If you are a Christian, you have undoubtedly heard that a key part of following Jesus and honoring God is rejecting selfishness and embracing the joy of serving and loving others. These are fundamental, Scripture-based truths of the Christian walk and are part of “putting on Christ” (Romans 13:14). However, there are many Christians who think that focusing on the self in any capacity, including personal mental health, is a form of selfishness. Rejecting the sin of selfishness and opening ourselves up to true service and love is a beautiful, freeing, and God-honoring process, so please do not hear me say that we should not be fighting this particular sin. My goal in this article is to suggest that caring for yourself (in a way that honors God) is not selfish and that living selflessly does not mean you have to neglect your mental well-being.
It seems like in the Christian community, we focus on fighting the sin of selfishness but we neglect to clarify a very important fact: not all time spent working on and focusing on the self is selfish. Consider the following verse:
“Do nothing from selfish ambition or conceit, but in humility count others more significant than yourselves. Let each of you look not only to his own interests, but also to the interests of others” (Philippians 2:3-4, ESV).
It is easy to look at this verse and glean that we are to only look out for others, but something we often miss is that first phrase - “Let each of you not look not only to his own interests…”. These words imply that we are to be caring for ourselves as well as others.
Let’s also consider the second greatest commandment - “You shall love your neighbor as yourself”. This command can originally be found in the Old Testament, but Jesus reiterates it here in Matthew 22 when he is asked which commandment is the greatest. As you may remember, He replies that the greatest commandment is to love God, and the second is to love others. And, how does He say we should love others? As we love ourselves.
I have talked to believers who say that they feel like it’s sinful for them to focus on their own “stuff” (be it emotions, thoughts, struggles, past experiences, etc.) and that they need to instead look outside of themselves and just focus on serving others. (Again, I am not saying these are bad things to do). However, what often happens is they neglect their mental, spiritual, physical, and emotional needs and run themselves ragged trying to meet everyone else’s needs. Service and care of others becomes a chore, another thing on the “to-do list”, rather than something born of genuine love and goodwill.
The point I am trying to make is that you can’t pour water from an empty pitcher. If you are “empty” due to issues such as unaddressed mental illness, unchecked emotions, undealt with relational wounds, or whatever it may be, your ability to love your neighbor will be hindered. This is where looking to our own interests and biblically loving ourselves comes into play. I believe that biblically loving ourselves means that we agree with God on who He says we are, and we treat ourselves in a way that honors Him and reflects His care for us. And when we do so, we are able to extend the same to others.
So, Christian, pursuing your mental health is not selfish. It honors that Lord when we agree with Him and walk into the healing that He so freely offers us. This increases our capacity to love Him and love others, filling up our pitchers so that we can pour into our family, friends, and community in a way that spreads the hope of Christ.
Let’s talk more about self-regulation! Why, you ask? Because self-regulation is KEY in living with intention and purpose, and I’d almost guarantee that most of us want to live intentional and purposeful lives. In the last post, we defined self-regulation and talked about why it’s important, and this week we are going to put some self-regulation strategies into practice! If you missed last week’s post, scroll down and give it a read before moving on.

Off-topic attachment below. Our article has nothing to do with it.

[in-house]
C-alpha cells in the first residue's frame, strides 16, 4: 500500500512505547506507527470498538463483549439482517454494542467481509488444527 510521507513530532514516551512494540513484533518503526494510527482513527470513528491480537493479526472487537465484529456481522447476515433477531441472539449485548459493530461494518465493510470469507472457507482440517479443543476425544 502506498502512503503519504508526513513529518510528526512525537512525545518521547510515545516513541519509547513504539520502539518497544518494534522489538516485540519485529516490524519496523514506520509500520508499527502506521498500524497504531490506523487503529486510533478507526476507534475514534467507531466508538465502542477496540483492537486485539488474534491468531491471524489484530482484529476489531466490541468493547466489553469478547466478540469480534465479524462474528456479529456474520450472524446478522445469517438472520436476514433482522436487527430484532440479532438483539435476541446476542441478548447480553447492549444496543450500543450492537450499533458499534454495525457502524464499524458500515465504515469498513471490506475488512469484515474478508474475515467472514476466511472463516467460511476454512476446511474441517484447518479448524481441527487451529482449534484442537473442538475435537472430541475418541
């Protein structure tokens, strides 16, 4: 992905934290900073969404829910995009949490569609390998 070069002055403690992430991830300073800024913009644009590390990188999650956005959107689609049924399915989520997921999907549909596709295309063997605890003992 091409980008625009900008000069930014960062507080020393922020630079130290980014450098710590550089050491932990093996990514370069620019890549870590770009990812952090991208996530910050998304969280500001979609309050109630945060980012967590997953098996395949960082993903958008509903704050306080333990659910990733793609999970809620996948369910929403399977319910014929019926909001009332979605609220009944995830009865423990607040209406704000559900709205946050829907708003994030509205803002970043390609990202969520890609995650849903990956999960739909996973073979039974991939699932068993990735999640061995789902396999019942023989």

When we talk about self-regulation, many people think that we’re talking about relaxation. However, we can’t just think about self-regulation as mere relaxation. Dr. Eric Gentry, one of the world’s leading experts in post-traumatic stress states, “Self-regulation is relaxation, but relaxation is rarely self-regulation.” In other words, relaxation is only a part of self-regulation.
Don’t get me wrong - deep relaxation is wonderful and has great health benefits! But, if you are in the middle of a stressful meeting at work or you are cleaning up the Cheerios your toddler has thrown all of the kitchen (for the fourth time in the last hour), there’s not an opportunity for you to go take a long relaxing bath, get a massage, or do an hour of yoga. The good news is… There are strategies that you can use (that take as little as 30 seconds to regulate your body and mind while you are fully engaged in your everyday activities.
Before I give you the practical strategies, it is important to keep in mind the two components of self-regulation:
There are many ways to practice the acute relaxation component of self-regulation, and as Dr. Gentry puts it, “The right way is your way.” The overall goal that you are trying to achieve is muscle relaxation. If you are in a relaxed body, you restore regulation and regain optimal brain functioning. Here are two quick self-regulation strategies that you can incorporate in your life today:
If you are looking for more guidance and support in the area of stress management and self-regulation, therapy might be a good option for you. Our therapists are not only trained in helping you find practical ways to manage stress, but also in helping you find the hope and healing that you may be needing. If you’re considering beginning therapy, give us a call today. We would love to help you find the right therapist for you and your needs.
Written by our counselors to help promote your help, hope, healing